Jumpstarting sericulture in England also offered James a chance to try out a new confident, take-charge Kingly self. Rather than standing on the sidelines, feebly trying to direct the shambolic English nation, blowing his little whistle as everyone ignored him, James wanted to be more like the King of France, who firmly called the shots in his kingdom across the Channel.
By 1609, James would boldly announce in print that God had granted him absolute power over England. One of the things that led the King to this conclusion was that, two years earlier, he had already begun to take charge, directing the arrival of sericulture.
The Royal Goal: Caterpillars for Power and Profit
In 1607, three English ships anchored in Virginia, at a place they soon called Jamestown. That same year, an Englishman named Nicholas Geffe published a how-to sericulture manual (translated from French) that argued strongly for bringing raw silk production to England. Geffe's theme was basically How to Make Our Country Great With Silkworms, and he reasoned with his fellow Englishmen that “we may as well be silk masters as sheep masters.” He suggested planting mulberry trees everywhere, in preparation for feeding silkworms. Geffe gratefully dedicated his book to James I. No wonder: The King had published it.
For advice and assistance, James turned to French
grifters silk consultants, who in turn were very keen to make lots of money promoting sericulture in England, starting with planting mulberry trees. One was a Frenchman who called himself “Monsieur de la Foret”, which means (Marsh is not making this up) Mr. Forest. I mean, can’t you just see that printed on the side of his van, as he pulled up outside the palace?
Mr. Forest was supported by two powerful men in English government who understood exactly how profitable silk could be: One was Robert Cecil, whom the elderly Queen Elizabeth had rewarded for his government service with the massive profits from customs duties on raw silk. We’ll get to him shortly. The other was William Stallenge, an international businessman who had been appointed to the very lucrative post of the government’s Controller of Customs.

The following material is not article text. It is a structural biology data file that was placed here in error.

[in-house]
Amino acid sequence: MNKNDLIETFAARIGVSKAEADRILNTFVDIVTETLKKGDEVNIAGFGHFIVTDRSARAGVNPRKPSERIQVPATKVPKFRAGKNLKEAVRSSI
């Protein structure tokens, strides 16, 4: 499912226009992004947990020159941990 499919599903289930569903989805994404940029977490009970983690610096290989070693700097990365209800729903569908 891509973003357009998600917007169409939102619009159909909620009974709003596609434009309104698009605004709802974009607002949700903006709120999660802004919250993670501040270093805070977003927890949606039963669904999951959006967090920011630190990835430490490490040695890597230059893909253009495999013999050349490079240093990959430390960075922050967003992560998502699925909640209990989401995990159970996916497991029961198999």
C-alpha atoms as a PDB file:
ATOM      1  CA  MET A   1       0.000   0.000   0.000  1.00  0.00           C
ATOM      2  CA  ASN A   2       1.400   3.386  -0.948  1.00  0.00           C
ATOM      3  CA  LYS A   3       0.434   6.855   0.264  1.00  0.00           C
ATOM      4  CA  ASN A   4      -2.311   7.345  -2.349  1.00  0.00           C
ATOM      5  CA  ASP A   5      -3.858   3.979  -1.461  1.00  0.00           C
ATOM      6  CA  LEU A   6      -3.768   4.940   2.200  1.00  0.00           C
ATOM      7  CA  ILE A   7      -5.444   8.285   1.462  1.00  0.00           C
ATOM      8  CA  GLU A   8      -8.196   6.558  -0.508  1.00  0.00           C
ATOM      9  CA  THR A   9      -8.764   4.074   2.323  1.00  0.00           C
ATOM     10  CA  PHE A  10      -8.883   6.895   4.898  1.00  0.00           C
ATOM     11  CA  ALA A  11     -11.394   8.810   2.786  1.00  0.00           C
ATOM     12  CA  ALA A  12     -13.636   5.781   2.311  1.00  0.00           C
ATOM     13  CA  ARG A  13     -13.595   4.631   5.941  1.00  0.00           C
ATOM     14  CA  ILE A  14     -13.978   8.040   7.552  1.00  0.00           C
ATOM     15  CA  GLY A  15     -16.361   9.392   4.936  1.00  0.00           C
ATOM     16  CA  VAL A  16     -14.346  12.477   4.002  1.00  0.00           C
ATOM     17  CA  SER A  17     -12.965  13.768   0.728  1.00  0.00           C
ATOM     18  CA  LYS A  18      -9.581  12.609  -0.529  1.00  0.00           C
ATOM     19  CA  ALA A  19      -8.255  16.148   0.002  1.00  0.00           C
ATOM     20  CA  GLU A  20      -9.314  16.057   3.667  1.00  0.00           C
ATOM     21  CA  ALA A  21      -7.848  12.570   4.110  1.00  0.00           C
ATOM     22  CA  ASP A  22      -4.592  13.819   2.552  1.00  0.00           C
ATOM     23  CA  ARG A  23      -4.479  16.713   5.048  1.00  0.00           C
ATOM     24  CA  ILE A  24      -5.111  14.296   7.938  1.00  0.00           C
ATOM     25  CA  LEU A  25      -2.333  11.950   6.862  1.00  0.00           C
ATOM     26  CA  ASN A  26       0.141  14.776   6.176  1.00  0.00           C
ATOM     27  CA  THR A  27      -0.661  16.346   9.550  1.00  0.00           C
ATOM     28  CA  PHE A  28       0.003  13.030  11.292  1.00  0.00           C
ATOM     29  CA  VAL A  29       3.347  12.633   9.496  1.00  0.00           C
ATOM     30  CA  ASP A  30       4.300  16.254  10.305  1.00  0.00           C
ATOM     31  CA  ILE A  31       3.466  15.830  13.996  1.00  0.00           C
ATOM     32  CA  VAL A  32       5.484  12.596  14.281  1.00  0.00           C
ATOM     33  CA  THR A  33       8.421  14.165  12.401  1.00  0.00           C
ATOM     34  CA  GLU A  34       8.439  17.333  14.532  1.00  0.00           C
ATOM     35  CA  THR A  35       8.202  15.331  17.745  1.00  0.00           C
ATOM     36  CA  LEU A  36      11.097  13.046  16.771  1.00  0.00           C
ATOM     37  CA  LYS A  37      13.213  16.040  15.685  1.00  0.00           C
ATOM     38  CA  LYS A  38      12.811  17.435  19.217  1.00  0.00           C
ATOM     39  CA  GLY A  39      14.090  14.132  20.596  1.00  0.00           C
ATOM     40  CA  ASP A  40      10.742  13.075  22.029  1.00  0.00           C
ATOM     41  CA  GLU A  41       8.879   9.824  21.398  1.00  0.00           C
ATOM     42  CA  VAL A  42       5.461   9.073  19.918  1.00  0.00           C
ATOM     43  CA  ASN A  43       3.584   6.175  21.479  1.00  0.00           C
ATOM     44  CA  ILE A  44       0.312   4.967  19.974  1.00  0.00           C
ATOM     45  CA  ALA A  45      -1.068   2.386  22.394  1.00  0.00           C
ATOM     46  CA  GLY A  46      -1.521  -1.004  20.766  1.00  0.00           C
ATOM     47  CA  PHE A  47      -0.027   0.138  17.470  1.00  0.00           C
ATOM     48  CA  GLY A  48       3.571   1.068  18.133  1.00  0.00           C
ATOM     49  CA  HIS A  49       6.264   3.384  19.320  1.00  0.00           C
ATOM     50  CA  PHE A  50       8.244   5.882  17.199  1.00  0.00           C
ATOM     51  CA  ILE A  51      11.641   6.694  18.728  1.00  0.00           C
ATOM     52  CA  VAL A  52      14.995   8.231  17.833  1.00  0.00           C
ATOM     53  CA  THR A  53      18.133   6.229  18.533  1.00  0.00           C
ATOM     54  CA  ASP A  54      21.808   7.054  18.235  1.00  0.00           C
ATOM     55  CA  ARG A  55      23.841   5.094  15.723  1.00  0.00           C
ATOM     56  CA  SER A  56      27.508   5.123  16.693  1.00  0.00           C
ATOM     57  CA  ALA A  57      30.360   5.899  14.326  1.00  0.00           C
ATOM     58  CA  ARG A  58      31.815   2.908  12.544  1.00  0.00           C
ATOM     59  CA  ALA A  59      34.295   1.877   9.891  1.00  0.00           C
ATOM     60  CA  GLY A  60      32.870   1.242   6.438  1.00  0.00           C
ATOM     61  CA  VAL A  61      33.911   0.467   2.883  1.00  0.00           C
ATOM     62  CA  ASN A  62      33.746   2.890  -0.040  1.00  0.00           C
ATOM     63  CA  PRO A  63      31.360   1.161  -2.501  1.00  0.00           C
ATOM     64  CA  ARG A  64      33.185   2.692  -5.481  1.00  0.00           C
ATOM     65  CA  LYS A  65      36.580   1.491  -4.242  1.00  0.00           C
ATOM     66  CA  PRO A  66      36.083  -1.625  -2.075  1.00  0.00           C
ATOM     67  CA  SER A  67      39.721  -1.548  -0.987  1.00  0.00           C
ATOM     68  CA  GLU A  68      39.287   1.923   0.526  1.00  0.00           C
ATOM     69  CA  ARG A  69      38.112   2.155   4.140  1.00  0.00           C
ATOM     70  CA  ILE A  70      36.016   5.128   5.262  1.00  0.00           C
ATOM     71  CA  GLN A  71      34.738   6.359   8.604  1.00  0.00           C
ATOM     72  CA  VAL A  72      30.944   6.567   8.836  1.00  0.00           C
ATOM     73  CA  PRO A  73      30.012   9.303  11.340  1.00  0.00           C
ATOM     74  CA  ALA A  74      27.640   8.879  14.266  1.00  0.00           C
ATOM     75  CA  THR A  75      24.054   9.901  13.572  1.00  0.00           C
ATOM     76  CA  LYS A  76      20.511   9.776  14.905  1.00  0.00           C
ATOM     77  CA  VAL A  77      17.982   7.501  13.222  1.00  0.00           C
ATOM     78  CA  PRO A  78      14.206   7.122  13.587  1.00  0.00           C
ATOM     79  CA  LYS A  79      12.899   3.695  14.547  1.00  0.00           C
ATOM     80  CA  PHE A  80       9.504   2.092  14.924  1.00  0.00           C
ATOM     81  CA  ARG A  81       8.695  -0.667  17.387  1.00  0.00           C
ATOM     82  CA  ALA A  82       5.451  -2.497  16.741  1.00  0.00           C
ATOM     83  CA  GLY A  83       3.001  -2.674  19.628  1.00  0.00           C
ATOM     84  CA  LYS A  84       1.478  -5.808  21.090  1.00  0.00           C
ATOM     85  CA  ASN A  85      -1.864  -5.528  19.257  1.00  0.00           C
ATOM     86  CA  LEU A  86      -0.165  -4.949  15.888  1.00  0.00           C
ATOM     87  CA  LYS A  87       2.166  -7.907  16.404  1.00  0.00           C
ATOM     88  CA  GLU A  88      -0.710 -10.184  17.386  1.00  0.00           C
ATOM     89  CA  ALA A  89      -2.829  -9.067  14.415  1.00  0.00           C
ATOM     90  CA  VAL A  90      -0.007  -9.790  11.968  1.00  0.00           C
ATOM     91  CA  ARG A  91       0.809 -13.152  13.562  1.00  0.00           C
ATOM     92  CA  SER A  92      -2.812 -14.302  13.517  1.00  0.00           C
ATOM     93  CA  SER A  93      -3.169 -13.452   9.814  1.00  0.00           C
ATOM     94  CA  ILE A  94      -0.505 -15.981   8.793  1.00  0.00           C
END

Now, in 1606, the King granted Stallenge and Mr. Forest exclusive rights to import 10, 000 white mulberry trees, spread across the warmest counties in southern England. My British readers are now getting their coats on, and clipping leads to their dogs, to pop out and take a look at how many mulberry trees they can spot in their towns and villages. Please note, Brits, that black mulberries had already been brought to England by (who else?) the Romans. Stallenge and Mr. Forest promised to bring white mulberries, the trees they believed silkworms preferred.
The deal between the Government and Stallenge and Forest (Mr.), Ltd. gave the two men an exclusive five-year deal to sell mulberry trees in England. They also promised to import silkworm eggs and provide leaflets on how to raise the insects and reel raw silk from cocoons. They further agreed to a Fair Trade deal in which they would buy raw English silk at a good price.
So the people best placed to make money from sericulture were (oh, the usual story) not hardworking entrepreneurs, up from nothing, but people like William Stallenge and Robert Cecil, who were already close to power, plus their hangers-on (especially Mr. Forest).
James I now launched his massive silk promotion campaign. At the same time as he published the Geffe book, and launched the Mr. Forest/Stallenge tree planting scheme, James fired off a letter to royal officials in every English county. He told them to require every landowner to buy and plant mulberry trees, at a special discount arranged by the government. James’s letter was immediately followed in the mail by a mulberry tree order form sent by (who else?) Mr. Forest. Within two years, Mr. Forest was also selling silkworm eggs
on his website.
Few landowners who obeyed the King and planted mulberry trees shared his enthusiasm for raw silk. But some did, like Robert Cecil (see above), who saw the distinct possibility of big profits. Cecil hired Mr. Forest to plant 500 trees at his home, Hatfield House.
Meanwhile, William Stallenge, Mr. Forest’s business partner, was establishing sericulture in London. He published a how-to pamphlet, translated from French, in 1609. Mostly, he profited from selling to the King himself: The King hired Stallenge's company to install a four-acre Mulberry Garden near the Palace of Westminster.
This original Palace of Westminster burnt down in 1834. But James I’s Mulberry Garden is still nearby. It later became a “pleasure garden” (an ancestor of theme parks, aimed originally at the wealthy, just like Disney parks today) Today, the Mulberry Garden is part of the grounds of Buckingham Palace. And, incredibly, one of the trees is an original that was installed by Stallenge on behalf of James I. Stallenge also hired silk workers for the King, and supplied silkworm eggs. Together, they produced 9 lb of silk in 1611.